Collagens at the vertebrate neuromuscular junction, from structure to pathologies

Neurosci Lett. 2020 Sep 14:735:135155. doi: 10.1016/j.neulet.2020.135155. Epub 2020 Jun 10.


The extracellular matrix at the neuromuscular junction is built upon components secreted by the motoneuron, the muscle cell and terminal Schwann cells, the cells constituting this specific synapse. This compartment contains glycoproteins, proteoglycans and collagens that form a dense and specialized layer, the synaptic basal lamina. A number of these molecules are known to play a crucial role in anterograde and retrograde signalings that are active in neuromuscular junction formation, maintenance and function. Here, we focus on the isoforms of collagens which are enriched at the synapse. We summarize what we know of their structure, their function and their interactions with transmembrane receptors and other components of the synaptic basal lamina. A number of neuromuscular diseases, congenital myastenic syndromes and myasthenia gravis are caused by human mutations and autoantibodies against these proteins. Analysis of these diseases and of the specific collagen knock-out mice highlights the roles of some of these collagens in promoting a functional synapse.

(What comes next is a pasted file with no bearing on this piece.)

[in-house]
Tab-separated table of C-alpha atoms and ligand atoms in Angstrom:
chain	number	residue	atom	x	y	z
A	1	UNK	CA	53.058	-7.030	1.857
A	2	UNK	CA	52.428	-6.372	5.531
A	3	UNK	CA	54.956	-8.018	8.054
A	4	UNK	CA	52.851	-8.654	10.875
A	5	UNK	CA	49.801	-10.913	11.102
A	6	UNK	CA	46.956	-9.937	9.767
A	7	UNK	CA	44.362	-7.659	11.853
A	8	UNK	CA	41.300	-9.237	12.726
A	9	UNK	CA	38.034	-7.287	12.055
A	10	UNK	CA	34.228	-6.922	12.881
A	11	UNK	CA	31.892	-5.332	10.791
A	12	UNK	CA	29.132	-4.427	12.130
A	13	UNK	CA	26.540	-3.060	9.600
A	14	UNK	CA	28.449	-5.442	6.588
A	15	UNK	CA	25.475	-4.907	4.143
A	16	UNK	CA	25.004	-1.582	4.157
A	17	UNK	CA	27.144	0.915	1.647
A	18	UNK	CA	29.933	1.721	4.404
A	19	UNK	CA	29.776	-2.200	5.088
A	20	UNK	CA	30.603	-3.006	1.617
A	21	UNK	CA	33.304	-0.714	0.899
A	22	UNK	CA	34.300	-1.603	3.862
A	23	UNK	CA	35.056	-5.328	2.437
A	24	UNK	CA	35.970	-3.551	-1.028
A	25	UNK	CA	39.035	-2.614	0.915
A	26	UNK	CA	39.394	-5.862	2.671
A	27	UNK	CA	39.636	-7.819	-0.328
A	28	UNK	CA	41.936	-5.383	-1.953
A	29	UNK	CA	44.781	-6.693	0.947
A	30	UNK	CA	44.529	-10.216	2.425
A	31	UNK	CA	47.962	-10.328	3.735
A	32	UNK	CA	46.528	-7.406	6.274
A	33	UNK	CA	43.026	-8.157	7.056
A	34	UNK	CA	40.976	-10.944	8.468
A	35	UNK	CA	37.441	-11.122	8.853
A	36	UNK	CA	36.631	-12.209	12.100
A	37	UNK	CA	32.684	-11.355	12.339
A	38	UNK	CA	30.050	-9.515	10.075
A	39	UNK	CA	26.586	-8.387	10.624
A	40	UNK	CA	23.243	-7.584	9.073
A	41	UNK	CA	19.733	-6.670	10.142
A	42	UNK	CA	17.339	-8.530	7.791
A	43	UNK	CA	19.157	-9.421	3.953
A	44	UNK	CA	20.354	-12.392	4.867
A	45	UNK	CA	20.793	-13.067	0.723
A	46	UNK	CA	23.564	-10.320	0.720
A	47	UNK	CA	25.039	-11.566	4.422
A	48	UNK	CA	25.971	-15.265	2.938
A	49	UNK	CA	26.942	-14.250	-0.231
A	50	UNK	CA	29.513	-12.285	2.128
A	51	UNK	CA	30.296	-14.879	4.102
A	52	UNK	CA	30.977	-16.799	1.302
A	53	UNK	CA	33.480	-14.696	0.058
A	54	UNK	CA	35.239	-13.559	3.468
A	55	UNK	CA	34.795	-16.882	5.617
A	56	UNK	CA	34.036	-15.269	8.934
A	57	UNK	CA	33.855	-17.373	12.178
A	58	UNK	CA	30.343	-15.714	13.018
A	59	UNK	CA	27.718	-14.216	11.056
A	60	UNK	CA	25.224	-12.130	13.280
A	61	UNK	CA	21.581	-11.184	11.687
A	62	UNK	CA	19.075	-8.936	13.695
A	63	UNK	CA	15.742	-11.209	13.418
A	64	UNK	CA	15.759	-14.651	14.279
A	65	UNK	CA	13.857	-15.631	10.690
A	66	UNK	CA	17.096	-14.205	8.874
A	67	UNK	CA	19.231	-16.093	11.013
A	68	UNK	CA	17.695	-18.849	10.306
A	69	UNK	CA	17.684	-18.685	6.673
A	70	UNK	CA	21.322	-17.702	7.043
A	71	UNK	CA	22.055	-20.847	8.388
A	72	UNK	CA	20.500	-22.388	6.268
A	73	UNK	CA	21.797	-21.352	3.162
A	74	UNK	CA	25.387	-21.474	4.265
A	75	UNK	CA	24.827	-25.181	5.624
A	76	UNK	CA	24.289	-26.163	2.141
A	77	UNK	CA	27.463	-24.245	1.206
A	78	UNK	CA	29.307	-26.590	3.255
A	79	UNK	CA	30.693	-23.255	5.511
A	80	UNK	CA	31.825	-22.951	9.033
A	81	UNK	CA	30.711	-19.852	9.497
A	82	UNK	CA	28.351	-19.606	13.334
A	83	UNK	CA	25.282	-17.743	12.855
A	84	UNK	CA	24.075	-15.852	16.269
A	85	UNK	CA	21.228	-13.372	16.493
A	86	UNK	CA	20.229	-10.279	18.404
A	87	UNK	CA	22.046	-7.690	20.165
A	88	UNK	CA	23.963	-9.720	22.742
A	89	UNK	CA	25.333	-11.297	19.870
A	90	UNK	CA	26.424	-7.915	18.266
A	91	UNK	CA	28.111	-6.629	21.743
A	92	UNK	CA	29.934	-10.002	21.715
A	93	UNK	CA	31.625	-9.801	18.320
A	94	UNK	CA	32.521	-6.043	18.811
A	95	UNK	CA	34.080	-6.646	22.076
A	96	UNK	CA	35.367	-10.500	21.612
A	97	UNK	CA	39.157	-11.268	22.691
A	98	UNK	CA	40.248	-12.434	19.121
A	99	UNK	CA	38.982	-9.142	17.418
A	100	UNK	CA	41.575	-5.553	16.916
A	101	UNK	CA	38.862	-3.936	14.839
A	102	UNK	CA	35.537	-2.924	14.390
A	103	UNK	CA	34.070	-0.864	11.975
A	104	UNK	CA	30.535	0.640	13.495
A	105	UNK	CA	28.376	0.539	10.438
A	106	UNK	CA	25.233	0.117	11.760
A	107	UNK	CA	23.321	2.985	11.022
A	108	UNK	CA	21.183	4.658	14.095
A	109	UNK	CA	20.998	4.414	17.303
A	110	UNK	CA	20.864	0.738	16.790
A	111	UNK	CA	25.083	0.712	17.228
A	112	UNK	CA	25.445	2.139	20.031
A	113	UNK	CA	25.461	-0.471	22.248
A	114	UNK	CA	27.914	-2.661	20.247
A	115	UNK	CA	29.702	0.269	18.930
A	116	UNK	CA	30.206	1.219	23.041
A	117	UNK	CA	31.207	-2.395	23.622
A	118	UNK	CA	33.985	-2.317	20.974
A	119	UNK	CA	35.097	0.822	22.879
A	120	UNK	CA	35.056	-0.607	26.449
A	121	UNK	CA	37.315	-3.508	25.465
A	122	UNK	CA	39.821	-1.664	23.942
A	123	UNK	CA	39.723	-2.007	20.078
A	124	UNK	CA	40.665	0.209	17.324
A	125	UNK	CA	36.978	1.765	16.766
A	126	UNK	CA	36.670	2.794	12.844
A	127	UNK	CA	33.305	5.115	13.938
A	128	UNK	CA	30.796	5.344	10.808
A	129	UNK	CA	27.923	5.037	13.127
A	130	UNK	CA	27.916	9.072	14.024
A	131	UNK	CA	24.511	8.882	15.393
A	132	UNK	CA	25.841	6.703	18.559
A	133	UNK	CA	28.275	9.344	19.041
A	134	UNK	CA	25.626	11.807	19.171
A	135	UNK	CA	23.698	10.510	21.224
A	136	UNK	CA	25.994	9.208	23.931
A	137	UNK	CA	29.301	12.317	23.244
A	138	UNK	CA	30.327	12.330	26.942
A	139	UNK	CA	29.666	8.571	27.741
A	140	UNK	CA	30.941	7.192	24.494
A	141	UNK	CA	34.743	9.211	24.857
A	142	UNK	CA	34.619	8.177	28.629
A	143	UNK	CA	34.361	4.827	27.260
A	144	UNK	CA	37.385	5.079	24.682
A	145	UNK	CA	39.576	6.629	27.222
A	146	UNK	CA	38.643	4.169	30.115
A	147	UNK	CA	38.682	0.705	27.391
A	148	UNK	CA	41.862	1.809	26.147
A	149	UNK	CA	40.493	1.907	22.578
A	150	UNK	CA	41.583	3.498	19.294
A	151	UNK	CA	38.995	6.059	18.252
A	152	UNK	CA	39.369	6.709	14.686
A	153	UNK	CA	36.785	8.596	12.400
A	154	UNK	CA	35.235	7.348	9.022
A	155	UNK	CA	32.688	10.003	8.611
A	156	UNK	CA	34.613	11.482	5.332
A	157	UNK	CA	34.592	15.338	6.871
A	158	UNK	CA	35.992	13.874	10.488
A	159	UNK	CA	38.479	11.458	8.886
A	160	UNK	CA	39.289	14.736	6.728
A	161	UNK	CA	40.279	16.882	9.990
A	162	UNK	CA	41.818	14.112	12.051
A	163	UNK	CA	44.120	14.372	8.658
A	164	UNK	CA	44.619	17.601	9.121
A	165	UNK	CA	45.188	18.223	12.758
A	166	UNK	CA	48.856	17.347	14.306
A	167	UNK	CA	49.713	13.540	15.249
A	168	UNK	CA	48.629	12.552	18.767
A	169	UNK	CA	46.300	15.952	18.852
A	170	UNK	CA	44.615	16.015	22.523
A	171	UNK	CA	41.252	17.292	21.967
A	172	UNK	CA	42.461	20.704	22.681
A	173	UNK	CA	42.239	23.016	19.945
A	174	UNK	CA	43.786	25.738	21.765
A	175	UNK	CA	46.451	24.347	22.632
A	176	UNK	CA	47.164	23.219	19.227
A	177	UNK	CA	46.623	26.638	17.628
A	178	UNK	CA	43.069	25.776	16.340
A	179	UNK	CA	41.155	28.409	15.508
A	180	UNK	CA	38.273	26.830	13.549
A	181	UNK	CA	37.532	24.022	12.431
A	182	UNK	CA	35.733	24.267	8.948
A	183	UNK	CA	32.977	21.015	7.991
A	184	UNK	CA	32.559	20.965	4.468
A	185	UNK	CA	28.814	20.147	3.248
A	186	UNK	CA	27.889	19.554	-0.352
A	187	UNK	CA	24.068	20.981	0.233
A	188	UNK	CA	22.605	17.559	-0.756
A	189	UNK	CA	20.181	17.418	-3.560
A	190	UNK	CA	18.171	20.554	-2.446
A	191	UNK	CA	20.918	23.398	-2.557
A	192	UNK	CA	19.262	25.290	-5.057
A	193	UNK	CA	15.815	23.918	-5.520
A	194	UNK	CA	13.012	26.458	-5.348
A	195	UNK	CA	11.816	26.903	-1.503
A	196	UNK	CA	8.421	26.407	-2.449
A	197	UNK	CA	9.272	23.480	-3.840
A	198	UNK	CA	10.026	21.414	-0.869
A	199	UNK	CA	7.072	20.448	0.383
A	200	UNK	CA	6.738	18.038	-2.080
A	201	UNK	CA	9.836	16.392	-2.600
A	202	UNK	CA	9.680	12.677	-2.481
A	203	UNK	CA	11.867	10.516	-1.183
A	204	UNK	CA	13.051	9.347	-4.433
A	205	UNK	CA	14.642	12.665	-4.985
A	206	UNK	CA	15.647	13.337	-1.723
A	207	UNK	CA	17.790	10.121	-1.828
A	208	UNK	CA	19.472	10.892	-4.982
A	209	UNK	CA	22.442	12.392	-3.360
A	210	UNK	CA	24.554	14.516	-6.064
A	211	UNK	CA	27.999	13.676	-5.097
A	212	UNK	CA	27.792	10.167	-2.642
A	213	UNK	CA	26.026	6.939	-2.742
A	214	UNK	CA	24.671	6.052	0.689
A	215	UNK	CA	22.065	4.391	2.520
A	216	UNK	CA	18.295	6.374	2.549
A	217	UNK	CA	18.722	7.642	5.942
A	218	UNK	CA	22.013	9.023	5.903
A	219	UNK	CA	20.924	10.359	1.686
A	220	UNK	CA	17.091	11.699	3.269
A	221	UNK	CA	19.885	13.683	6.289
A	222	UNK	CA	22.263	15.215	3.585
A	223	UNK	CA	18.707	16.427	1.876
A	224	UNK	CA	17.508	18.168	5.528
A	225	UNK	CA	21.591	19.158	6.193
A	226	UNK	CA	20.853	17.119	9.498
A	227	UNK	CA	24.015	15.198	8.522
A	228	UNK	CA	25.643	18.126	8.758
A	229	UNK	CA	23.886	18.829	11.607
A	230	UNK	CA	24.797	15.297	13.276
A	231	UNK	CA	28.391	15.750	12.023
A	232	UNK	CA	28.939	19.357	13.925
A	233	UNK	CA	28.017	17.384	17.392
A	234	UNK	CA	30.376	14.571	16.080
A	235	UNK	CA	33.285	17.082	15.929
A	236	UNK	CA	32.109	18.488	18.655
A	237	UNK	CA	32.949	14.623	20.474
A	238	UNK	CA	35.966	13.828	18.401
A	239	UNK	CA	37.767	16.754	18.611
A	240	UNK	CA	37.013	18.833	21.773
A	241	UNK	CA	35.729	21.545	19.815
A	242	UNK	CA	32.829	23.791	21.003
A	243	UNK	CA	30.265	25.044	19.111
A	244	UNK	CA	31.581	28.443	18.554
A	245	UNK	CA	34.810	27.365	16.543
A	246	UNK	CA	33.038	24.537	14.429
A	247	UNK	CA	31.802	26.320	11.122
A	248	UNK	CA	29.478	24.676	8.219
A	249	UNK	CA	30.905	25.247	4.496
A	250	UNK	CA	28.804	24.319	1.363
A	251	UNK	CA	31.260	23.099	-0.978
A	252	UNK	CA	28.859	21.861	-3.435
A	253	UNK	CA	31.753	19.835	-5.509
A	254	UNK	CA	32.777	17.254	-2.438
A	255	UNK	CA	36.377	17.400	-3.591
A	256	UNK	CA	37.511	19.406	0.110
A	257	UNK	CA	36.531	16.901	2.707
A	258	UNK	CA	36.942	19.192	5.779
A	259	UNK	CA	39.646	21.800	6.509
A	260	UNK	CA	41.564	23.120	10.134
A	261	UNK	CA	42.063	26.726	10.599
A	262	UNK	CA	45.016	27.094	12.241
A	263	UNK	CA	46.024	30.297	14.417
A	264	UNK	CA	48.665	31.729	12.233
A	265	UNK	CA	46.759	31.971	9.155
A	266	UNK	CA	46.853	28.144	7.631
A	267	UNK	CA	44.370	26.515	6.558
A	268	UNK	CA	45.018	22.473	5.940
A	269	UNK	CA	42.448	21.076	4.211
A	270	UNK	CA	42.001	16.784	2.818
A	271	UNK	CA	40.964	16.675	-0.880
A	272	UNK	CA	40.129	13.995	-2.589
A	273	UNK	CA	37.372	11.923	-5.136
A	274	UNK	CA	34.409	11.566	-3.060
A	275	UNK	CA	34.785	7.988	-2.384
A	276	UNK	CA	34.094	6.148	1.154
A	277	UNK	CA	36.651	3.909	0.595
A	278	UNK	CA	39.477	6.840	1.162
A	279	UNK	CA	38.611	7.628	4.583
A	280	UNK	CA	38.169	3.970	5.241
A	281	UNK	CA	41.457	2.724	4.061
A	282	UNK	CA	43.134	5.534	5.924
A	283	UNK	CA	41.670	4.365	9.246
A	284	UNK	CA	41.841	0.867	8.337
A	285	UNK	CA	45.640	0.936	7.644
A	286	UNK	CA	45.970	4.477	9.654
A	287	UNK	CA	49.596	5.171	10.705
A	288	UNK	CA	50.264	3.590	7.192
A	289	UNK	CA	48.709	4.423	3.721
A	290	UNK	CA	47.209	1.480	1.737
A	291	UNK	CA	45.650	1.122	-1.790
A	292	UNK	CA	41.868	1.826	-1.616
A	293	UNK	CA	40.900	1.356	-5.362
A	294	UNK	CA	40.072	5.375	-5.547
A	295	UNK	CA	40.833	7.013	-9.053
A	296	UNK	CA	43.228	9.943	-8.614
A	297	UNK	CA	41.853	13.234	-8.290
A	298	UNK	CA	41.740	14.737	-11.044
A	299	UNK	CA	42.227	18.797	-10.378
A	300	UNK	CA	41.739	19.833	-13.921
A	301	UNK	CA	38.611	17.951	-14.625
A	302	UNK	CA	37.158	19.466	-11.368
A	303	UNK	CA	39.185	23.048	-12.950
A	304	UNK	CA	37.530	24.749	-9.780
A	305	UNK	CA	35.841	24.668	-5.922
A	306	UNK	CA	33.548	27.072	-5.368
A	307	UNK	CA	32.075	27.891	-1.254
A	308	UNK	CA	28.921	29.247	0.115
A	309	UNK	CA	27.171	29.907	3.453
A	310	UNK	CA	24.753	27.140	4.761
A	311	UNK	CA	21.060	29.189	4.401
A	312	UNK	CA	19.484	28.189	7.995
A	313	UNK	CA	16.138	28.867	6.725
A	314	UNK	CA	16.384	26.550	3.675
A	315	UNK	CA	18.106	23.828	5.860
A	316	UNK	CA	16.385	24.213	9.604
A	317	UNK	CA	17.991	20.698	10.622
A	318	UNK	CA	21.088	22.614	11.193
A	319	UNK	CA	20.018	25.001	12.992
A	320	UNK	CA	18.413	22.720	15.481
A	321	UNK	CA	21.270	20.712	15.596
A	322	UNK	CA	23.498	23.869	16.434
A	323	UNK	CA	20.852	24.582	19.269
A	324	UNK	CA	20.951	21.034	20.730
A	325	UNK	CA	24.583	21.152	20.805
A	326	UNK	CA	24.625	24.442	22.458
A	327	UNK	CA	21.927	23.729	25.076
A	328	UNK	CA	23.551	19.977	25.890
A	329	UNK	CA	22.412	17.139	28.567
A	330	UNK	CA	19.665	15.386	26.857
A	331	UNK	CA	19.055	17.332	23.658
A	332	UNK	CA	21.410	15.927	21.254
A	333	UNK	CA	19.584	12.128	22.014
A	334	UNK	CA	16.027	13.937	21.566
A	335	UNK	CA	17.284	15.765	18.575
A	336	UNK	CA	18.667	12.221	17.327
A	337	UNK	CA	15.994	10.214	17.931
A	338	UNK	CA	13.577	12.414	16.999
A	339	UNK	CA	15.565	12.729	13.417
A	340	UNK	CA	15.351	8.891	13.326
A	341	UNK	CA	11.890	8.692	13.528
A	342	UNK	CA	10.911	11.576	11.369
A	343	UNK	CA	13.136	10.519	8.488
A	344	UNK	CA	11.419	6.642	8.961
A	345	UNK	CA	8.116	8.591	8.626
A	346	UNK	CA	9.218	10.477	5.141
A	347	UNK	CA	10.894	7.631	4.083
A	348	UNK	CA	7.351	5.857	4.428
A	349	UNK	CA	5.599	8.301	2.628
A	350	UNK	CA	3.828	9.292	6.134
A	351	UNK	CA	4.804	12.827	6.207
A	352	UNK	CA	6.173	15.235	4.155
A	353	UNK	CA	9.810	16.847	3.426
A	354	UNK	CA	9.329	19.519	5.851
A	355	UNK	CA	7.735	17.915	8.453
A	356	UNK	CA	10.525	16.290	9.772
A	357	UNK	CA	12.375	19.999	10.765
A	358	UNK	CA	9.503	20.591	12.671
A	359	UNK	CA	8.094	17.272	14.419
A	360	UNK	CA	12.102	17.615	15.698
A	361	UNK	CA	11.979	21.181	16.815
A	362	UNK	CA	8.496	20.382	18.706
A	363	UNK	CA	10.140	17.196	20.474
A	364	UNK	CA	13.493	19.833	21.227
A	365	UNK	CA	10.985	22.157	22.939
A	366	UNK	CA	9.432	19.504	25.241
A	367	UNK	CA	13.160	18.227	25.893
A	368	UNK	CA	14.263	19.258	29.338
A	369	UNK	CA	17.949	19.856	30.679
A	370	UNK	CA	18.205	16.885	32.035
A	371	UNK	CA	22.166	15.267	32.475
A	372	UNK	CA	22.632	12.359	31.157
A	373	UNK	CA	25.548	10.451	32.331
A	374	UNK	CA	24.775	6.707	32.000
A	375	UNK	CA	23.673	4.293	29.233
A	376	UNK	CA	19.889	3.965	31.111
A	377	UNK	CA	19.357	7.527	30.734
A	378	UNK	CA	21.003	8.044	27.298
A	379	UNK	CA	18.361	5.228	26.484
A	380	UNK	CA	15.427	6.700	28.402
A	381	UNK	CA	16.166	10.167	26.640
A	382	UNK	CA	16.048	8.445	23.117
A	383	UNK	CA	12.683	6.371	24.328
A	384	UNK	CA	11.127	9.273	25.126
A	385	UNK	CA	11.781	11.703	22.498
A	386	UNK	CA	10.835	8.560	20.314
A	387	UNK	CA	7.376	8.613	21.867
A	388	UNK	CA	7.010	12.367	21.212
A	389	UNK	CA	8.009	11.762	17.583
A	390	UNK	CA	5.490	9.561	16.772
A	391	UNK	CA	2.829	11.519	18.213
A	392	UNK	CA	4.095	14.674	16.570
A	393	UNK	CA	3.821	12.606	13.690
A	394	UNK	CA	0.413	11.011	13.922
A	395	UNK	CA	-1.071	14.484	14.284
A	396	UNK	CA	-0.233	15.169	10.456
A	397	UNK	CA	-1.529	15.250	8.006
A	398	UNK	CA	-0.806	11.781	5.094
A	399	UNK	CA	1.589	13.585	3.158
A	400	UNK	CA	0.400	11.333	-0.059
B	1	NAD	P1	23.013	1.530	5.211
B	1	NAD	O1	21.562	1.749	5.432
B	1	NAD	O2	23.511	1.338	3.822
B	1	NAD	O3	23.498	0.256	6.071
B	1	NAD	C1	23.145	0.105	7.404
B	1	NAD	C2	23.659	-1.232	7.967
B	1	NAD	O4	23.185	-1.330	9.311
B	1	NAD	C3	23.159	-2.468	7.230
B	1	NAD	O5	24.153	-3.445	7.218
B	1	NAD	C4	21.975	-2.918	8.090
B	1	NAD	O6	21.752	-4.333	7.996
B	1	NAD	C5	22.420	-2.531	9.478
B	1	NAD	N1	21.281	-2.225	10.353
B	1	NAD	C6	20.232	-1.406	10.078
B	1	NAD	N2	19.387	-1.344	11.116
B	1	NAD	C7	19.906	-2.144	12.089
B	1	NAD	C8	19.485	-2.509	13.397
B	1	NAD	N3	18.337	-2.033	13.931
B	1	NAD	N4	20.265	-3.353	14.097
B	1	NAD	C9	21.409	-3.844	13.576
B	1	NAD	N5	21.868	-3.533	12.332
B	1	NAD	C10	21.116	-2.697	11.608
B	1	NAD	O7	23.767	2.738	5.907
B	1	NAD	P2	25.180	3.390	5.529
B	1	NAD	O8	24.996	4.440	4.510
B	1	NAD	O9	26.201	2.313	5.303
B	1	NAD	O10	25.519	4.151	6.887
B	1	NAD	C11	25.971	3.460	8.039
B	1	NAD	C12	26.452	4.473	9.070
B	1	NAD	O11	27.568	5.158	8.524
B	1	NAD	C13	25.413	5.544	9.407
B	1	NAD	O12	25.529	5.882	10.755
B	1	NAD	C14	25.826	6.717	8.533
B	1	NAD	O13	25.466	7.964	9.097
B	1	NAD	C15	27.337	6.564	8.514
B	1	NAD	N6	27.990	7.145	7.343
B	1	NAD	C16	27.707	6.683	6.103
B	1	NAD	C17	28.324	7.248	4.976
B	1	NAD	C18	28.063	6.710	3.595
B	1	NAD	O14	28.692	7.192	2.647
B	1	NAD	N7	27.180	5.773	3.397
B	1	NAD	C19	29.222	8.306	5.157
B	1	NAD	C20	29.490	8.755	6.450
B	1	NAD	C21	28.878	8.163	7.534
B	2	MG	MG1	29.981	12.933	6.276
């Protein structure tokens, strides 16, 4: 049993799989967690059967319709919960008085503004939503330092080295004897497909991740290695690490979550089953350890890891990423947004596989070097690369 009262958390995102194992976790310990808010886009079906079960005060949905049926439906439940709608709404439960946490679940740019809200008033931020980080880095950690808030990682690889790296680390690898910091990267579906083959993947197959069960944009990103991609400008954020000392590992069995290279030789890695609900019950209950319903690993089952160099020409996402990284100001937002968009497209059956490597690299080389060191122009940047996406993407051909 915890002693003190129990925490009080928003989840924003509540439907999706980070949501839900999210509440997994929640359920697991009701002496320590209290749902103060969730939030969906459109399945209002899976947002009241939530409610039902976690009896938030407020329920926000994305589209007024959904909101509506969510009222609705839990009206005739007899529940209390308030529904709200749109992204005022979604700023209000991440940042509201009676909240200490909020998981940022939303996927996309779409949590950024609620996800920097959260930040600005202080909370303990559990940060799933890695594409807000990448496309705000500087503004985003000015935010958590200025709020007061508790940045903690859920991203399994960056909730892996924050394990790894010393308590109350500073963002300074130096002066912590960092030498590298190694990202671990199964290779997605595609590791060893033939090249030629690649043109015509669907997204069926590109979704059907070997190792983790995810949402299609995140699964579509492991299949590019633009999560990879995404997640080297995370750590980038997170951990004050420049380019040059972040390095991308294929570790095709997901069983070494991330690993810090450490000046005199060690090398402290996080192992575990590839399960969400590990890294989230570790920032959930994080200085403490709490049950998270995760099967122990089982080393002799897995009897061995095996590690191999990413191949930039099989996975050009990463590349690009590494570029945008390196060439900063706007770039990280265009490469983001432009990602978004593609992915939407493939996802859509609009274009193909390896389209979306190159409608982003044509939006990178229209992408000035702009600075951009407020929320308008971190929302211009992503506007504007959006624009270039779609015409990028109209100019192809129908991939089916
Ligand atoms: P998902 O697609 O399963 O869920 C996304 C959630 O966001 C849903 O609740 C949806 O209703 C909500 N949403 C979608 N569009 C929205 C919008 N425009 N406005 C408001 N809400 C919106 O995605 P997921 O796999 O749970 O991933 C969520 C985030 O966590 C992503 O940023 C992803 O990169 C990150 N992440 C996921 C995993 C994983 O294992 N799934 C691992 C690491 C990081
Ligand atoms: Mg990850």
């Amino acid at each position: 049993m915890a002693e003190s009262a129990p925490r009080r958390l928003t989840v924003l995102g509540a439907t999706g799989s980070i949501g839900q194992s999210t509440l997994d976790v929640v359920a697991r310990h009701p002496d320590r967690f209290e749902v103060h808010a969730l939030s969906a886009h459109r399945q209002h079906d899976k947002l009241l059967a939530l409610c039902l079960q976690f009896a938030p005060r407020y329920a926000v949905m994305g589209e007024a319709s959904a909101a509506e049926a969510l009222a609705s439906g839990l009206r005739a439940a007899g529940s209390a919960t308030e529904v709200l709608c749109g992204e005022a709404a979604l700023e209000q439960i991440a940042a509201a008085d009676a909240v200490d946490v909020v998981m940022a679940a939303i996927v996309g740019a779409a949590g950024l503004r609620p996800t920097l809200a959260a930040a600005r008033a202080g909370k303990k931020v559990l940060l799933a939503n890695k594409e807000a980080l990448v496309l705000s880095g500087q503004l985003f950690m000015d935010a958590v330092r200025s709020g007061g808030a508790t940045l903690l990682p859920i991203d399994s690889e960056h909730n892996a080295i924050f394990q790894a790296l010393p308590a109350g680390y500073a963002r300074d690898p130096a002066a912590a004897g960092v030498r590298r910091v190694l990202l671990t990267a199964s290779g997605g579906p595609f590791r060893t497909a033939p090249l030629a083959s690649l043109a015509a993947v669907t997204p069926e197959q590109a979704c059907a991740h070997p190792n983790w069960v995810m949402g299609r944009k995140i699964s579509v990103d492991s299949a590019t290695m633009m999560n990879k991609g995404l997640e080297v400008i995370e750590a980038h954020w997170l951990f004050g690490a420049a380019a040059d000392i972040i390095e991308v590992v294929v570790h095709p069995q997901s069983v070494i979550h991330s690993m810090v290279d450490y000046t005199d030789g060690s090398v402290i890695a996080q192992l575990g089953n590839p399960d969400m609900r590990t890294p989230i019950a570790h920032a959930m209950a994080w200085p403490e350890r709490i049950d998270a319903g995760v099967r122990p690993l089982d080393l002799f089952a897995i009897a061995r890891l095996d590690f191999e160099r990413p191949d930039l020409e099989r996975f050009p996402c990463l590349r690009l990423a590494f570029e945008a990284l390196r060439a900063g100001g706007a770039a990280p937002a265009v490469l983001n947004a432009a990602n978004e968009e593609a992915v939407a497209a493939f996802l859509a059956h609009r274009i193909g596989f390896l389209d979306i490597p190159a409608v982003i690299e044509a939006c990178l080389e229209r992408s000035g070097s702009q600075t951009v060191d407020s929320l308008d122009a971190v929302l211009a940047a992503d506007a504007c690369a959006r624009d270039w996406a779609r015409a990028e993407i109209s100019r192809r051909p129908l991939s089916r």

Keywords: Collagens; Congenital myasthenic syndromes; Integrins; Junction; Myasthenia gravis; Neuromuscular; Perlecan.

Publication types

  • Research Support, Non-U.S. Gov't
  • Review

MeSH terms

  • Animals
  • Collagen*
  • Extracellular Matrix
  • Humans
  • Neuromuscular Junction*


  • Collagen